In terms of the ethics of medicalizing psychedelics, some suggested that several follow-up sessions should be held with patients to re-integrate following the psychedelic experience and generally whether more psychological support needs to be provided to patients. The treatments and licensing might require special centres where context could be controlled but also with the flexibility toward the individual. The risk is that psychological support will become standardised when individualised patient support is needed. Some discussants saw it as an ethical duty (of psychiatric and medical researchers) to improve the mental state of patients. This duty should be pursued pragmatically, i.e. uncoupled from the “truth” that patients may uncover through the psychedelic experience. Yet such a principle does not sufficiently constrain the space of therapeutic actions. It leaves open the exact responsibility of the therapist if the patient does have a negative experience, how psychological support with treatment should look like and how long it should last.


Discussion Session 2: Policy                                   

  • How are psychedelics and related compounds categorized, legalized, normalized or medicalized?
  • What policies are in place and how do these recognise the mercurial qualities of these drugs?
  • What various interests might be otherwise involved, such as public, state and policy concerns, as well as private, pharmaceutical or other drug-procuring business? How might these interests collaborate or conflict?

Rucker provided a description of how drugs like psilocybin are procured from the various companies involved in their manufacture and preparation before they are passed to the scientists, as dictated by the licensing process.

There was also a discussion of the cost of funding research (which includes the cost of manufacturing the substance but also for making it administrable) as well as the politics of funders and their motivations. There was concern among some participants about whether and how funders’ motivations affect research. A suggestion was to consider private-public partnerships, since the research might be prohibitively expensive otherwise. And while there is hesitation perhaps at partnering with Big Pharma, we discussed that large pharmaceutical companies do carry out the research based on FDA protocols, and that the key might be on emphasizing openness and transparency. However, one of the implications of patenting is that not all the drug qualities are divulged and this hinders how the psychological effects are studied.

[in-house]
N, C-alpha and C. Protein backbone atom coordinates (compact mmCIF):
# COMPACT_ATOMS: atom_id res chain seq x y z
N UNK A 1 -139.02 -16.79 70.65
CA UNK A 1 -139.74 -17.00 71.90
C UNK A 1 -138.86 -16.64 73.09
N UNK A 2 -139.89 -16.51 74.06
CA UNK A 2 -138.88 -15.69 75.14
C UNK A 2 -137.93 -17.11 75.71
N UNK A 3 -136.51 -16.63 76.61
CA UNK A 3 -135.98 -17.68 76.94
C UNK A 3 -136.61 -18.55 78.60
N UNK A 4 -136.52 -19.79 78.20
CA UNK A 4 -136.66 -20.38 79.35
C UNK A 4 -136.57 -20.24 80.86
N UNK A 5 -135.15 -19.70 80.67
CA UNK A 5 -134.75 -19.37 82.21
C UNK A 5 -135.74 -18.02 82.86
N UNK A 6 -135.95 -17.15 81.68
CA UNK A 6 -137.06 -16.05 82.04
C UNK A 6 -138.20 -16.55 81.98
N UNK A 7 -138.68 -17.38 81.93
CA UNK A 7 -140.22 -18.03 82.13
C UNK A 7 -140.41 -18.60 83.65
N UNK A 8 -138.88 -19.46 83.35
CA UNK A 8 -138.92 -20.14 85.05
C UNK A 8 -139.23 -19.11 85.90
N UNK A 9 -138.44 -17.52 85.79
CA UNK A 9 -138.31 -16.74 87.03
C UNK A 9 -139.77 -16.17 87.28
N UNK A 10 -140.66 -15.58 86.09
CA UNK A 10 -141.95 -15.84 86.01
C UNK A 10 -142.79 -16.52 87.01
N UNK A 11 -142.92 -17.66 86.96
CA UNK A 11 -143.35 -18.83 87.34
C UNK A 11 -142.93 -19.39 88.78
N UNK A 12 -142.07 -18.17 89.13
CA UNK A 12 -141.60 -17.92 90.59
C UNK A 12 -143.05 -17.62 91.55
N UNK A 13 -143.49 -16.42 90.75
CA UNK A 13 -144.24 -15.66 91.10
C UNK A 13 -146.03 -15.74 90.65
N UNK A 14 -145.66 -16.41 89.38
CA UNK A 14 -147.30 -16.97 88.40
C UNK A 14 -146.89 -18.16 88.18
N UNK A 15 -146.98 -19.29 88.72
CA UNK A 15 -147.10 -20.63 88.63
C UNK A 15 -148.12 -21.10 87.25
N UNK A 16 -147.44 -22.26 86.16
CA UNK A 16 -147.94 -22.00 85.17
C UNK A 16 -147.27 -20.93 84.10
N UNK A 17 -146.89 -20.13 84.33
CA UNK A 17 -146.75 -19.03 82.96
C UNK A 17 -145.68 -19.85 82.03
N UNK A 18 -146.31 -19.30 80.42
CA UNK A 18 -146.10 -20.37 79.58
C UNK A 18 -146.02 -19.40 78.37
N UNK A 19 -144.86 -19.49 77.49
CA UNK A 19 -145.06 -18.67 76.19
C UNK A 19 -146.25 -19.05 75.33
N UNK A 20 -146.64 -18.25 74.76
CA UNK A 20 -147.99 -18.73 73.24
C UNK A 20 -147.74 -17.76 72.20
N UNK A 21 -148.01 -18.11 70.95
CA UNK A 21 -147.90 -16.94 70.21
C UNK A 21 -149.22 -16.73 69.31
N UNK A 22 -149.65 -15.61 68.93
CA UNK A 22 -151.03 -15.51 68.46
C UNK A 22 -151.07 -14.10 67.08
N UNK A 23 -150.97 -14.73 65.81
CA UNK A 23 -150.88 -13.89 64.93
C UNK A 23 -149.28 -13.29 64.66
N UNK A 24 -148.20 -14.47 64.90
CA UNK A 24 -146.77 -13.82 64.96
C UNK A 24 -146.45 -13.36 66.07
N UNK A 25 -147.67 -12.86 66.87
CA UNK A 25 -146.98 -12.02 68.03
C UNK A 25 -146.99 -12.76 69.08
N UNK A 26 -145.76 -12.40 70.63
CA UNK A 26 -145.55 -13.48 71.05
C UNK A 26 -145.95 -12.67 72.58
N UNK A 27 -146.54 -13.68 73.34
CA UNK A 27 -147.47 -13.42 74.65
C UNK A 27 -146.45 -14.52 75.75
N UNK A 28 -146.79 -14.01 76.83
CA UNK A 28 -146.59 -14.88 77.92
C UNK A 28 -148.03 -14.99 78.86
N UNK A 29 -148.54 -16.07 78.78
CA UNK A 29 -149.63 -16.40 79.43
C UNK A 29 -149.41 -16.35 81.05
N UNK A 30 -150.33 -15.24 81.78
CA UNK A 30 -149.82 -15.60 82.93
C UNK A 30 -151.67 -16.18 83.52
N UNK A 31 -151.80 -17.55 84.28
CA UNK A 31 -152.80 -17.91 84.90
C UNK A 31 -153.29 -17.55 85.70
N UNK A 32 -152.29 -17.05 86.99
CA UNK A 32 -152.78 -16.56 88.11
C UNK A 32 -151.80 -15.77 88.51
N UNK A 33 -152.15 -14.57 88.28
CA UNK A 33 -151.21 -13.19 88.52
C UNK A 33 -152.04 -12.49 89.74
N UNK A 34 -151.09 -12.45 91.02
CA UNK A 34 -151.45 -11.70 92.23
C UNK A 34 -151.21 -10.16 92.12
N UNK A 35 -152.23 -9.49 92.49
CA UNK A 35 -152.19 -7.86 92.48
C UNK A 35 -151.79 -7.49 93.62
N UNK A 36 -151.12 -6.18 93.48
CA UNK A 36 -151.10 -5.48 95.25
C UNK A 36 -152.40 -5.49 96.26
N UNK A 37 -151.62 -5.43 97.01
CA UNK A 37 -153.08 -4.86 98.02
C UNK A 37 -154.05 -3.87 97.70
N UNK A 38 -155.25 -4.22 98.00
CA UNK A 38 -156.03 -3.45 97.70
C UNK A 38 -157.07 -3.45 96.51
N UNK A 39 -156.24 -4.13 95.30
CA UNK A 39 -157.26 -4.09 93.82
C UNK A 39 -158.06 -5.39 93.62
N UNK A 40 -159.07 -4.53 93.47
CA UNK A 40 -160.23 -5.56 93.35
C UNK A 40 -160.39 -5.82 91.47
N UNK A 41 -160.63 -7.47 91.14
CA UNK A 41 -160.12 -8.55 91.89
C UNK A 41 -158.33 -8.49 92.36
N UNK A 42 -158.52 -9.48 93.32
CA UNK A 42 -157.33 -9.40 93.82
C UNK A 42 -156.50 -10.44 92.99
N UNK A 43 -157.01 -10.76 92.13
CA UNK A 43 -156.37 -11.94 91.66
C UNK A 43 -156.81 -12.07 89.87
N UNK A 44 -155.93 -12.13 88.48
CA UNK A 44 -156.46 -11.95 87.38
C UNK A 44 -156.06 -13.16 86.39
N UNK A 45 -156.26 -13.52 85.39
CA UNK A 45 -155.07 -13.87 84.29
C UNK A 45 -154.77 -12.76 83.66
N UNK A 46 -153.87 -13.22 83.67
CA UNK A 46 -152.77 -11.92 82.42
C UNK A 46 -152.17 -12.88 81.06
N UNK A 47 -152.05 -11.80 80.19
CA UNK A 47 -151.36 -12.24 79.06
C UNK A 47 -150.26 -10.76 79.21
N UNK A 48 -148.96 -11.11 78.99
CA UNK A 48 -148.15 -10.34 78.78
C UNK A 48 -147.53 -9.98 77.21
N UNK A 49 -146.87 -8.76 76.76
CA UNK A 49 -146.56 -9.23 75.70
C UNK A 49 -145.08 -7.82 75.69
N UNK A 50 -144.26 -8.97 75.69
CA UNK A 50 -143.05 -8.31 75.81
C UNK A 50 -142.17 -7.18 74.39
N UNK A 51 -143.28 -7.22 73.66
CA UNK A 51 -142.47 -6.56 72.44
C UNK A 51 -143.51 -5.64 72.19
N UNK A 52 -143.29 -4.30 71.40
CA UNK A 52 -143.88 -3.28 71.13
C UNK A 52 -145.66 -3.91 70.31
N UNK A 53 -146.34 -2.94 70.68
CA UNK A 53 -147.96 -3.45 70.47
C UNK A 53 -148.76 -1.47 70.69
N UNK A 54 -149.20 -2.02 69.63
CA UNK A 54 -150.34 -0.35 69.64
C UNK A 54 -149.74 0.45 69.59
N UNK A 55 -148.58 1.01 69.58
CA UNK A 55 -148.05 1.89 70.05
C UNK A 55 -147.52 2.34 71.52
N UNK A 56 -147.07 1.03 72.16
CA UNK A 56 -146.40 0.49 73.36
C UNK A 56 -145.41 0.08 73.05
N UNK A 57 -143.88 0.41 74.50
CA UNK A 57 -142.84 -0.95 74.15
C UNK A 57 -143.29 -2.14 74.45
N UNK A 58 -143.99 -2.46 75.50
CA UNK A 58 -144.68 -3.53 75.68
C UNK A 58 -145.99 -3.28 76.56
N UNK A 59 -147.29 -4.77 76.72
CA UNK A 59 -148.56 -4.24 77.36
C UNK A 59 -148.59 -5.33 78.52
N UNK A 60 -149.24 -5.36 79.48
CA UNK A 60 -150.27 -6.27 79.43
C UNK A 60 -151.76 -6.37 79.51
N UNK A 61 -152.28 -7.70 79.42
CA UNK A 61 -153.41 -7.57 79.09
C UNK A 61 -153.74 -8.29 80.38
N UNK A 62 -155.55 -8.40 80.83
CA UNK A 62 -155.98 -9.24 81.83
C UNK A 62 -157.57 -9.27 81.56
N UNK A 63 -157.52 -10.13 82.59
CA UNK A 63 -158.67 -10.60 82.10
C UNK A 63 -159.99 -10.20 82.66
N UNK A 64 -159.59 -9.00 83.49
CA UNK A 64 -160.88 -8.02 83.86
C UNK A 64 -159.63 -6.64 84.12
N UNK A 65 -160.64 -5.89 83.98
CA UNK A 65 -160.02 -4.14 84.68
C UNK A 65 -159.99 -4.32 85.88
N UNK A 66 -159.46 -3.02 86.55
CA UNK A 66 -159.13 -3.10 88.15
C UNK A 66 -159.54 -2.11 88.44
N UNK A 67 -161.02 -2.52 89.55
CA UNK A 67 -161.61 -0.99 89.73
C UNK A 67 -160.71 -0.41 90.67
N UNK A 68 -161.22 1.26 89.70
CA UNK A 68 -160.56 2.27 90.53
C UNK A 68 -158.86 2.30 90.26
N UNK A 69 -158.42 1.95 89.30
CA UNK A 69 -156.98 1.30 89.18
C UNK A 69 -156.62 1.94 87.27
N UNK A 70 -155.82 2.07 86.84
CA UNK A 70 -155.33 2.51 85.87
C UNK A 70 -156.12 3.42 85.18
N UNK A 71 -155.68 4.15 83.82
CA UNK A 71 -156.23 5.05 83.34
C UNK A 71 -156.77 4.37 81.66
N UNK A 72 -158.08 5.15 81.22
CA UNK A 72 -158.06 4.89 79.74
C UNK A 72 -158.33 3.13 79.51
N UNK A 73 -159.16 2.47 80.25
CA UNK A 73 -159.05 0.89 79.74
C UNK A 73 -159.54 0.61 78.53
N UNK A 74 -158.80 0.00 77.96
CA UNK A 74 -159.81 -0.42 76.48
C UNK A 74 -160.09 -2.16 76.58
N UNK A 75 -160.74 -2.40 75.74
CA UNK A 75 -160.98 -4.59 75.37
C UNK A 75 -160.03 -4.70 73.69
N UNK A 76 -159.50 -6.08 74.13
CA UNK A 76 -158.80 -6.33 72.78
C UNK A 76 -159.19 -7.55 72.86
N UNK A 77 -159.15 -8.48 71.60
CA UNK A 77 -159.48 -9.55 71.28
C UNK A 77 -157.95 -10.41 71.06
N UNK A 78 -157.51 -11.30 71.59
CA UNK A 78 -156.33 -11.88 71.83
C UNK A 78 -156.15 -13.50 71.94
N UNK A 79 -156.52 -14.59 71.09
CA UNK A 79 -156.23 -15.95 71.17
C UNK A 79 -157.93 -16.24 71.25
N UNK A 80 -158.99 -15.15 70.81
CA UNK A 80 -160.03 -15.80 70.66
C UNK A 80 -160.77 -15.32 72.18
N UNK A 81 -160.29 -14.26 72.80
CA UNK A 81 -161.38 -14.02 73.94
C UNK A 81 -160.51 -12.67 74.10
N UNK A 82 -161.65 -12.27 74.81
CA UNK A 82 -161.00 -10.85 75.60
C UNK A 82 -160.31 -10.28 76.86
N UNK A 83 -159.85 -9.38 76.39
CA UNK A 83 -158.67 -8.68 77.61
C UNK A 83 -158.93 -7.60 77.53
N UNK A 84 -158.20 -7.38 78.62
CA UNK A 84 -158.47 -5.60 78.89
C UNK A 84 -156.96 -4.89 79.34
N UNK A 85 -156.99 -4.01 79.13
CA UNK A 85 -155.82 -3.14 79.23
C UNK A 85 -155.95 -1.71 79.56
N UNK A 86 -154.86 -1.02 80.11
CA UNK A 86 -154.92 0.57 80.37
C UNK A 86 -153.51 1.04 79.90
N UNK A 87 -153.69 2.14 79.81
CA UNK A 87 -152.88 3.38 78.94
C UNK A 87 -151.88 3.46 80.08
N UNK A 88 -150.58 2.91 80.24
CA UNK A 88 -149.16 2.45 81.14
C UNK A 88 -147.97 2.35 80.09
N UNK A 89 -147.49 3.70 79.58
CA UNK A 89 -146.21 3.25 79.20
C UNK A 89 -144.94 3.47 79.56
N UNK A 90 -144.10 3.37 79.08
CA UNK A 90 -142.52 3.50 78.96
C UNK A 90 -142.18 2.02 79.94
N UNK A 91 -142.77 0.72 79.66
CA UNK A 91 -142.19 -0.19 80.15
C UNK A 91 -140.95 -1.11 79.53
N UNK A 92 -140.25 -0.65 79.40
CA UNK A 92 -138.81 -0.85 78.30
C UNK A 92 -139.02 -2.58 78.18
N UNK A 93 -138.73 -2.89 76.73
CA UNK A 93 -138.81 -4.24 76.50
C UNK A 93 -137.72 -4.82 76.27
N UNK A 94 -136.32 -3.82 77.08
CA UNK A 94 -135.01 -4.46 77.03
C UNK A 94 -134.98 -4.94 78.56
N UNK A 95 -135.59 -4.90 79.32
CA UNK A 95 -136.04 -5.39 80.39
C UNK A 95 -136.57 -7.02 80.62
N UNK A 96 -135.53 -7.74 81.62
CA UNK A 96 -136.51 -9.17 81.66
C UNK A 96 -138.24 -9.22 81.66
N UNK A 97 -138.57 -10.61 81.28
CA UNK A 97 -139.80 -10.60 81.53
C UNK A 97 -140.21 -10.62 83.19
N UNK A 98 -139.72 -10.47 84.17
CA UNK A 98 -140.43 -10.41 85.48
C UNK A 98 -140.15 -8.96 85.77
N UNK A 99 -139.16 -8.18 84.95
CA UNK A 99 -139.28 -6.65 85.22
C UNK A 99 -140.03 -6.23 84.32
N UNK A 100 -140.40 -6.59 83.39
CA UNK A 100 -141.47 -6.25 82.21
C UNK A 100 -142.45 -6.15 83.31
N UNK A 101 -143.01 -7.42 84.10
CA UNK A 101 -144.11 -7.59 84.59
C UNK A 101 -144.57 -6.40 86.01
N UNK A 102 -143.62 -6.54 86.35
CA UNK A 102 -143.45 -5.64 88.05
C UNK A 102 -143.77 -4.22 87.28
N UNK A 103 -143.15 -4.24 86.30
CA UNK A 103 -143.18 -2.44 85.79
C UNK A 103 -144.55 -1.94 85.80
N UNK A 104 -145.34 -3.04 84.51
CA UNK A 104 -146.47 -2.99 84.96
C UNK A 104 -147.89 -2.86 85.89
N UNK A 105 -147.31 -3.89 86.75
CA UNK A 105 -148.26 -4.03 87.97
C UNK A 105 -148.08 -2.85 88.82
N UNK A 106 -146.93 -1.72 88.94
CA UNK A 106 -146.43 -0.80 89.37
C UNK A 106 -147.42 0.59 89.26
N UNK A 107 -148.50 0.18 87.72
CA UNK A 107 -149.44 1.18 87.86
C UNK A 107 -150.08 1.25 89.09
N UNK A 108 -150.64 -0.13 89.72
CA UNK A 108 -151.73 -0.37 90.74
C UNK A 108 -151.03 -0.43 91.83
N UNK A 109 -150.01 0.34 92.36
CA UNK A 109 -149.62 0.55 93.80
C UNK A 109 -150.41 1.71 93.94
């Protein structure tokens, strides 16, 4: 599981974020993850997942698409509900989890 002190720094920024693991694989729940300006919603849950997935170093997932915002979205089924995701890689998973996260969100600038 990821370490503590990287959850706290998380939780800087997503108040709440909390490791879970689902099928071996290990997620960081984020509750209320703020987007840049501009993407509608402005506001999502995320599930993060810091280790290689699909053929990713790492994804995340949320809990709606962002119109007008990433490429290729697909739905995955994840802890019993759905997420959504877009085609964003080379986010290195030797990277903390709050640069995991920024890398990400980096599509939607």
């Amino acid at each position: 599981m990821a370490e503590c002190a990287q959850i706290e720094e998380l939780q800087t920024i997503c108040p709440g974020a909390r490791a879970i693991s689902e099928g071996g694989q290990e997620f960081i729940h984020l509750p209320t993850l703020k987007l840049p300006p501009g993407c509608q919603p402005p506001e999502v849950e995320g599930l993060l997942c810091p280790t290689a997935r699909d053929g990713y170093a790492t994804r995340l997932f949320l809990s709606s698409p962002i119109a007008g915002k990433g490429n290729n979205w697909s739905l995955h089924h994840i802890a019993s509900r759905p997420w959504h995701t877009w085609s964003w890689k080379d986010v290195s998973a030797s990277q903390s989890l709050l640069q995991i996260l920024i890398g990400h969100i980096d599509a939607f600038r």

There was also discussion of the environment for doing drug research, which although it might be more open for recreational use of the drugs, doesn’t necessarily translate into a research environment (e.g. Portugal), prompting researchers to acknowledge that the UK research environment is fairly good, despite more stringent laws. Medicalization might be the favourable route, especially considering there is increased interest in related topics such as meditation, yoga, etc. Yet, it is unclear whether medicalization alone can cause the change. In the case of cannabis in the US, for instance, political activism preceded and, in a sense enabled the medical route to be pursued. Also, initial focus might go to focusing on showing no harm, since this is a large policy concern. Answering that concern, however, may not directly translate into a change in public perception.

Public resistance against psychedelics may remain based on “moral flavors of thinking” that have nothing to do with the actual harm of the substance. People may reject drug-use based on moral attitudes centered around a perceived “purity of the body”. Yet current developments also point towards a normalization of psychedelics. Does the support by novel groups (e.g. alt-right) indicate that the moral acceptance has moved from “pioneers” (people who value ideas) to “prospectors” (people who value self-esteem and experience.” If we adopt such a social science framework of mapping the landscape of moral values, what would it take (besides RCTs and therapeutic application) to persuade “settlers” (people who value stability and local connection) that psychedelics are useful? A potential resource for such prospective actions could be to reread the Drug Futures 2025 report, a scenario planning manual, and see how these apply to 2025 as we approach this new date.

The question emerged as to in what capacity researchers can work in advocacy, to which the response was more in dissemination, importantly differentiating between opinion and evidence. Policy, it was pointed out, is also broader than just advocacy. Another possibility of political influence is to train scientists in communicating with policy makers, providing information to build policy suggestions, rather than directly with politicians, though there was some suggestion that this is what scientific research trials already do. In response to an informal poll if they would want to be involved in policy, almost all participants responded positively. There was, however, concern about the concrete activities, especially in terms of time-commitment. There was some hesitation about whether it was too early and more evidence needed to be collected.


Discussion Session 3: Narratives

  • How do psychedelics alter experiments, trials, and therapy?
  • How does the therapist (and researcher) work with the psychedelic experience, both phenomenologically and environmentally?